Missing is Mr. Costa-Gavras's most beautifully achieved political melodrama to date, a suspense-thriller of real cinematic style, acted with immense authority by Jack Lemmon, as Charles Horman's father, Ed Horman, and Sissy Spacek as Charles's wife, Beth.
Though Costa-Gavras clearly has a political axe to grind, he manages to do so without haranguing the viewer, keeping the film's focus on his characters and masterfully building tension as the story moves toward its stinging resolution.
By the time Missing begins its crucial last half-hour, a strange thing has happened. We care about this dead American, and his wife and father, almost despite the movie. The performances of Spacek and Lemmon carry us along through the movie's undisciplined stylistic displays.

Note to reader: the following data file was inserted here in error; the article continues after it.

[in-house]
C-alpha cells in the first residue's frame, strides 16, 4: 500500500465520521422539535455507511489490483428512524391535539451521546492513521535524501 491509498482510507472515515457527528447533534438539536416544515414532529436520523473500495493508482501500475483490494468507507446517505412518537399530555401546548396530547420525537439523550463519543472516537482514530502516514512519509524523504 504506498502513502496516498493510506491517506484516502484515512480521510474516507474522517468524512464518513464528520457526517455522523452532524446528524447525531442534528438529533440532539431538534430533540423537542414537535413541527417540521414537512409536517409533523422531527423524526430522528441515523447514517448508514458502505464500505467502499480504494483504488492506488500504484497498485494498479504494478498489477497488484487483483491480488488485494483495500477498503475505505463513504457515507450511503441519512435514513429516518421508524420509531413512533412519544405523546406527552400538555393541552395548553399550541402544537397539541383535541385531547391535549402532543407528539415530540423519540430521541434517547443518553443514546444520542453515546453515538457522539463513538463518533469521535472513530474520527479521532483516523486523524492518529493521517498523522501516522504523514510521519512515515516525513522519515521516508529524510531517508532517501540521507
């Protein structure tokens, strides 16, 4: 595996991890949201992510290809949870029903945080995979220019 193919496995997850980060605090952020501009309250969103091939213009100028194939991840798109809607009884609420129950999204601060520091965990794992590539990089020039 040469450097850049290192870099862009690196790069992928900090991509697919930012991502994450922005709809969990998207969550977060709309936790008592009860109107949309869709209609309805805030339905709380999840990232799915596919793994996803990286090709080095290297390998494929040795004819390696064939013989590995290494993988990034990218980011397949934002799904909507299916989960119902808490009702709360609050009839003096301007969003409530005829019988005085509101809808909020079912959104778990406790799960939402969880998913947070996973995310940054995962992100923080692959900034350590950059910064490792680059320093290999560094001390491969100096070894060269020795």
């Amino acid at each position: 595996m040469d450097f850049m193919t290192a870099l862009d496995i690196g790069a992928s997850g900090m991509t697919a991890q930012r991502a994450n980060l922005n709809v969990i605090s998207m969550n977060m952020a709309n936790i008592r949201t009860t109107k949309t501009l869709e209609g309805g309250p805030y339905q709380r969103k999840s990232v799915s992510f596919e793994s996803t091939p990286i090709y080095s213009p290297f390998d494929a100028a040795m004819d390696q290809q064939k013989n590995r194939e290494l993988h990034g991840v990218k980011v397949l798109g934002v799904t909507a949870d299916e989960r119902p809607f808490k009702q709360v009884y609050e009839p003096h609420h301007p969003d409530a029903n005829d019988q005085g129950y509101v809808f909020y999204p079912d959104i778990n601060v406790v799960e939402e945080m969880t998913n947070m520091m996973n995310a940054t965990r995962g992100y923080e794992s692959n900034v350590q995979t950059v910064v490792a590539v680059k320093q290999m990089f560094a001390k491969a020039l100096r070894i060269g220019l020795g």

Costa-Gavras's antipathy to Americans appears to be so deep-seated that he can't create American characters. The only real filmmaking is in the backgrounds: in the anxious, ominous atmosphere of a city under martial law -- the sirens, the tanks, the helicopters, the feeling of abnormal silences and of random terror.
This is a movie with an admittedly leftist slant. Some of the scenes are gruesome and powerful. But its politics are distracting, making the film less an artistic undertaking and more a political statement. [12 Feb 1982, p.11]